If there’s one area where the advantages of taking existing components and refining them comes to the fore, as has occurred with the 308, it should be here. And that should be welcome news indeed for Peugeot owners because the 307 was, according to customer satisfaction surveys, anything but a delight to own and drive.
Still, it is well priced and well equipped compared with its European rivals, while depreciation is par for the course for a car sold to fleets in big numbers. What the Peugeot cannot match is the pricing or warranty offered by Kia and Hyundai.
It’s safe, though: most versions come with seven airbags as standard and the 308 was awarded the maximum five Euro NCAP test stars.
That safety should also make the 308 a cheap car to insure; in its entry-level 1.4 VTi form in base Access trim, it can be found in Insurance Group 10. The most basic Hyundai i30 is two groups higher.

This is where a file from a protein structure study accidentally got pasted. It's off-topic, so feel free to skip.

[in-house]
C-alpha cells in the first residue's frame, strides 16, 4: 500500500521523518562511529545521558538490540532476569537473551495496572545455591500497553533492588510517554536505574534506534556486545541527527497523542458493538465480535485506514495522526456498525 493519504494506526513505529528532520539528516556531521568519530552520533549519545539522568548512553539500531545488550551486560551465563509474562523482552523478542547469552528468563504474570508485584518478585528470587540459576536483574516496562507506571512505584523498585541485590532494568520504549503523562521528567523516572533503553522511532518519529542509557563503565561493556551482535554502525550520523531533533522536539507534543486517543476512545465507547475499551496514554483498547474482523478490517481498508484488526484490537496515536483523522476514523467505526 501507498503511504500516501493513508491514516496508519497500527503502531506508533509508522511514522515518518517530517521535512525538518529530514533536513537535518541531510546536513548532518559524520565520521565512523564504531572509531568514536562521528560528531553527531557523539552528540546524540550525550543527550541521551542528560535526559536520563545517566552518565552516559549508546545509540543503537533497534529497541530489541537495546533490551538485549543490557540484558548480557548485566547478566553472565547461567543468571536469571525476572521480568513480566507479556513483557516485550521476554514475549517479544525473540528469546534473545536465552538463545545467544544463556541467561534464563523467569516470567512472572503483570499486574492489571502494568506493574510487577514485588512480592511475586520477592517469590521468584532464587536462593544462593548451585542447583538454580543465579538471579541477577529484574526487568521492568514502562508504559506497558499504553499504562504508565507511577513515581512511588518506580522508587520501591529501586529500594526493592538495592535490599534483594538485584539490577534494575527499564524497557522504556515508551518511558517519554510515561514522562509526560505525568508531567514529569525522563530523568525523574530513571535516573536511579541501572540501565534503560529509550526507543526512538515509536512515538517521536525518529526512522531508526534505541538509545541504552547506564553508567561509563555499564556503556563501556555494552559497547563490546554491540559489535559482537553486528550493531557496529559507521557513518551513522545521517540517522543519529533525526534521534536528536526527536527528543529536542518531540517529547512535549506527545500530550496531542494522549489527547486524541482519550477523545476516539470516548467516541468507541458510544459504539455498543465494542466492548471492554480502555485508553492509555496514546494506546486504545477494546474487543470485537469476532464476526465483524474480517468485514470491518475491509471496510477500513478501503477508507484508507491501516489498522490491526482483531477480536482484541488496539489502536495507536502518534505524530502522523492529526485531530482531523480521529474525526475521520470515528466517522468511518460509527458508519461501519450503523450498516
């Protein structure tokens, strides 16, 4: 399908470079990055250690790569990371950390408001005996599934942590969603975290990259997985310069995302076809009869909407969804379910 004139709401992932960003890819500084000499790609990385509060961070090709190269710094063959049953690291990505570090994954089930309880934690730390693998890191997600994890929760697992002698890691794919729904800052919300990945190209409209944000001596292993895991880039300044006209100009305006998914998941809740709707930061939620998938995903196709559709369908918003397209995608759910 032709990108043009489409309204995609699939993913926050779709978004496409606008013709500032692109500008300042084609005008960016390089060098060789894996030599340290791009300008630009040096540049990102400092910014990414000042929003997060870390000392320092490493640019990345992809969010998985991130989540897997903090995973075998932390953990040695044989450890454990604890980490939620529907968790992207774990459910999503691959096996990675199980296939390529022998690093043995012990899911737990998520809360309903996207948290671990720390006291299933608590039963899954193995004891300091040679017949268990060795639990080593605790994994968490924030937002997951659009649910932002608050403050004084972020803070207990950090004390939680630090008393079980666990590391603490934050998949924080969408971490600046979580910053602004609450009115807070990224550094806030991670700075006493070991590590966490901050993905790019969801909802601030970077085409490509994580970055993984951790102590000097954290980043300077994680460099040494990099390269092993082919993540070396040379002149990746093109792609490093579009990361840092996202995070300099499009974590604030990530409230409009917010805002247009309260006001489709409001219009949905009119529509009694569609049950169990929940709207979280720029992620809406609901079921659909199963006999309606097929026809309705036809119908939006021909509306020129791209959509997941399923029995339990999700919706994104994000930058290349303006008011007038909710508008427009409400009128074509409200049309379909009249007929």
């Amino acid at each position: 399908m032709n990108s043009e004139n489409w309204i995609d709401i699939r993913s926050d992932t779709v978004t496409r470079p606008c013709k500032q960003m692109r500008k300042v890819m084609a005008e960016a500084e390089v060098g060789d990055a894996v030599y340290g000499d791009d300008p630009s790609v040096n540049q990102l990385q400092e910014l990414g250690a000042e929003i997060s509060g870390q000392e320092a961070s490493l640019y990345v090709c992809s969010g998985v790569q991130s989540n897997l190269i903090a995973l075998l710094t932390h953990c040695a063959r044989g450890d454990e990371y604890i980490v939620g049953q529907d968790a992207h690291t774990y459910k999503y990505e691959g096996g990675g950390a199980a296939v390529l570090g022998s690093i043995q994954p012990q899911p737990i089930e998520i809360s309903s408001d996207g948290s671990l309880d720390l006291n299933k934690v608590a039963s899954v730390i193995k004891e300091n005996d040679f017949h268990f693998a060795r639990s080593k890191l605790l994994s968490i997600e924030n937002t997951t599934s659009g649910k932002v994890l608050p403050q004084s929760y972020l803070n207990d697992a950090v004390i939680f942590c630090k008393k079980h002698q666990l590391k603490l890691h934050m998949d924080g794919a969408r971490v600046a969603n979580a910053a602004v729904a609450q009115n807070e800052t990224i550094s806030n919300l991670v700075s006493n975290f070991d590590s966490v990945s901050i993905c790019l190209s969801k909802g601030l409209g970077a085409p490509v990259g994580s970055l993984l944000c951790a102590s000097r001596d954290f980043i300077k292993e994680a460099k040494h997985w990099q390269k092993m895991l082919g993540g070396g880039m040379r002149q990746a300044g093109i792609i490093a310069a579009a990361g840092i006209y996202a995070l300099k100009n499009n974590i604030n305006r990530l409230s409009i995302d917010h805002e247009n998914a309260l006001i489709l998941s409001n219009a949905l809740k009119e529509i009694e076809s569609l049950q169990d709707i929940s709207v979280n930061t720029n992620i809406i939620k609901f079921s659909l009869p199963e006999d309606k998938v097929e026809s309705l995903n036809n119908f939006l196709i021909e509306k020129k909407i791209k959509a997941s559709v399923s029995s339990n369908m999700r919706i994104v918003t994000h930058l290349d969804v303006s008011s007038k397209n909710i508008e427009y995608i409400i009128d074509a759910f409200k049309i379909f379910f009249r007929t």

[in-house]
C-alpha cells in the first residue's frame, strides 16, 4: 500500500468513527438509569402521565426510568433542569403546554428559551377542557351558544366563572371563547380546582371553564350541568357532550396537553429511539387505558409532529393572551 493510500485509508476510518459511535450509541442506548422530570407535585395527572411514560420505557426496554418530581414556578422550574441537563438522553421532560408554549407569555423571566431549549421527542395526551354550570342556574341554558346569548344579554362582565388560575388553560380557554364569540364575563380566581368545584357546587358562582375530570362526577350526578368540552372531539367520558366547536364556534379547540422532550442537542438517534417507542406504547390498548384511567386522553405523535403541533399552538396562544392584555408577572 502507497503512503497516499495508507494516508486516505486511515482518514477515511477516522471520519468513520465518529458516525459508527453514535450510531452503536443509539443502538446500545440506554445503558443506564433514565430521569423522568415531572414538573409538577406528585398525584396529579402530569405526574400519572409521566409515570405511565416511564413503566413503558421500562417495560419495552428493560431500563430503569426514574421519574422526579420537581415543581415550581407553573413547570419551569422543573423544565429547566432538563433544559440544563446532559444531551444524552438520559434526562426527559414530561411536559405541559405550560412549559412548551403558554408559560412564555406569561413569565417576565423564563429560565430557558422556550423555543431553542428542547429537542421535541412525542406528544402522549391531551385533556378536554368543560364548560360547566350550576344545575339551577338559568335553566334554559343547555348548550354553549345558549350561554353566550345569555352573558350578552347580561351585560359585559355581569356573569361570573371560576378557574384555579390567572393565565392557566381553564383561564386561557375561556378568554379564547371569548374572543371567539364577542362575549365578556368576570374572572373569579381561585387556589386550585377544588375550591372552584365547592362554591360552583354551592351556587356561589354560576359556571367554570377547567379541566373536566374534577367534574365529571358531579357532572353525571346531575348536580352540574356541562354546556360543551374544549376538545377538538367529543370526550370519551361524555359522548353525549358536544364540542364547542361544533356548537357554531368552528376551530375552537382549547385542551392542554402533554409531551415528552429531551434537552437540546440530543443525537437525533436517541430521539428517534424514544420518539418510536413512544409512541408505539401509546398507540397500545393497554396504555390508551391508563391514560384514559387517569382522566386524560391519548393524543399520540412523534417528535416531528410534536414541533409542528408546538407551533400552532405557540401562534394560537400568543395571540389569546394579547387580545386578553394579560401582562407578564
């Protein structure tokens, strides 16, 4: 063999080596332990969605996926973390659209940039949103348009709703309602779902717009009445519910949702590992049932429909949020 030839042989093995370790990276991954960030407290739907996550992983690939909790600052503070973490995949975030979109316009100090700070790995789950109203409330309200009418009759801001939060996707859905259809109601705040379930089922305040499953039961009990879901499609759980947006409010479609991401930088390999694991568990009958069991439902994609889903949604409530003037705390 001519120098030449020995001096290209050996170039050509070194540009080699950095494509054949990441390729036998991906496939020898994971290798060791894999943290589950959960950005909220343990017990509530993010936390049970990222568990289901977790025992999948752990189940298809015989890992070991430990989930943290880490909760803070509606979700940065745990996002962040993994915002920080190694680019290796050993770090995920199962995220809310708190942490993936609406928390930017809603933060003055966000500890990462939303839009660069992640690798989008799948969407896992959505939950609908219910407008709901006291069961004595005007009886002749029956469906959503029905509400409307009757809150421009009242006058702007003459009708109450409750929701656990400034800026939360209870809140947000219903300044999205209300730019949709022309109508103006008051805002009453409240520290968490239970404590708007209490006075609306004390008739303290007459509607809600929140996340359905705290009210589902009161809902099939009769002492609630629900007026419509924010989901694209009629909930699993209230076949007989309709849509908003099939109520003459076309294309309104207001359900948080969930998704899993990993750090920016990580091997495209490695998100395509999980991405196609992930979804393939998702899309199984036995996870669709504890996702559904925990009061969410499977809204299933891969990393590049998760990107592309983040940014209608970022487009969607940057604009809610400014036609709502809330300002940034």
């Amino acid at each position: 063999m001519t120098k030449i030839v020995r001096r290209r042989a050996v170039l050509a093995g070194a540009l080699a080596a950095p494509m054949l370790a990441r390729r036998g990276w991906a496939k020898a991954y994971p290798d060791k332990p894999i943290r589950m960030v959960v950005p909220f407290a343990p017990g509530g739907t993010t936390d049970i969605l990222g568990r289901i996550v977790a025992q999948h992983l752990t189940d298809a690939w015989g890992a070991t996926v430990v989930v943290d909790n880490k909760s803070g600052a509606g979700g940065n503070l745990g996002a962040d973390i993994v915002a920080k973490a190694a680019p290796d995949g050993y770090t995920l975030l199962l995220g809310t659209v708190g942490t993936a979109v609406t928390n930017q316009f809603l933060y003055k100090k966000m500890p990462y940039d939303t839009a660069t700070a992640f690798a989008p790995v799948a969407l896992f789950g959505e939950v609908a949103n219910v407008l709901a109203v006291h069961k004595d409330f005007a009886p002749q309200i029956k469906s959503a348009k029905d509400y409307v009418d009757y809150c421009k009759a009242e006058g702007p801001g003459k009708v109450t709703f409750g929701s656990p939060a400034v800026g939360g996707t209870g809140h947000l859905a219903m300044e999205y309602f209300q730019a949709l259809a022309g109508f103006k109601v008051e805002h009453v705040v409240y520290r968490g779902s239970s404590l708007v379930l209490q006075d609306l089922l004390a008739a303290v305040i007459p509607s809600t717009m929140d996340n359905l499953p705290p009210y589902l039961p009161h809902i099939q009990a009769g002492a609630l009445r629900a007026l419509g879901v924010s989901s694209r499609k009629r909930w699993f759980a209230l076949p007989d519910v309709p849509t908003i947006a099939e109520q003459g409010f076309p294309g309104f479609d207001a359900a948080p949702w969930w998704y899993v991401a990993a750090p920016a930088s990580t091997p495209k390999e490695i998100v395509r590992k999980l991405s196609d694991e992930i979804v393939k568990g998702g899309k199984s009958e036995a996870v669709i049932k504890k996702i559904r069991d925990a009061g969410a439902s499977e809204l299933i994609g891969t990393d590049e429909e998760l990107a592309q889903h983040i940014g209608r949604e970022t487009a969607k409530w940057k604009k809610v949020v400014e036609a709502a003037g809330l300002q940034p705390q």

Prices start from around £15,500 for the base 1.4-litre petrol model, the cheapest diesel coming in at almost £17,000 for the 91bhp 1.6 HDi version.
The frugal flagship is the e-HDi version, with an economy figure of 70.6mpg and CO2 emissions of 104g/km. That latter figure is disappointing, given how many of the 308’s rivals have dipped below the magic 100g/km threshold.
But most worrying about this version is the cost: it’s alarmingly close to VW’s Golf Bluemotion, which is also cleaner on CO2 emissions.